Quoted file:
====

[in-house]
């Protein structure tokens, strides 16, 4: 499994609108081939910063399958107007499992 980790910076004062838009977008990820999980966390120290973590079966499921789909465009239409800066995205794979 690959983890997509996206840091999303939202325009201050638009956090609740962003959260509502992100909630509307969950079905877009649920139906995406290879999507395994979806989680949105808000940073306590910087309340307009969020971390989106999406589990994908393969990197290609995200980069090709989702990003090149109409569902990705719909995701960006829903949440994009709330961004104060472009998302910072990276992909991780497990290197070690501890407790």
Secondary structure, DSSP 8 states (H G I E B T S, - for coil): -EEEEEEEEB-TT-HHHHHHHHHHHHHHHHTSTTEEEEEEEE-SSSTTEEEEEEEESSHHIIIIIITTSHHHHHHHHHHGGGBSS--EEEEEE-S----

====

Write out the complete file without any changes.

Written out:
[in-house]
């Protein structure tokens, strides 16, 4: 499994609108081939910063399958107007499992 980790910076004062838009977008990820999980966390120290973590079966499921789909465009239409800066995205794979 690959983890997509996206840091999303939202325009201050638009956090609740962003959260509502992100909630509307969950079905877009649920139906995406290879999507395994979806989680949105808000940073306590910087309340307009969020971390989106999406589990994908393969990197290609995200980069090709989702990003090149109409569902990705719909995701960006829903949440994009709330961004104060472009998302910072990276992909991780497990290197070690501890407790």
Secondary structure, DSSP 8 states (H G I E B T S, - for coil): -EEEEEEEEB-TT-HHHHHHHHHHHHHHHHTSTTEEEEEEEE-SSSTTEEEEEEEESSHHIIIIIITTSHHHHHHHHHHGGGBSS--EEEEEE-S----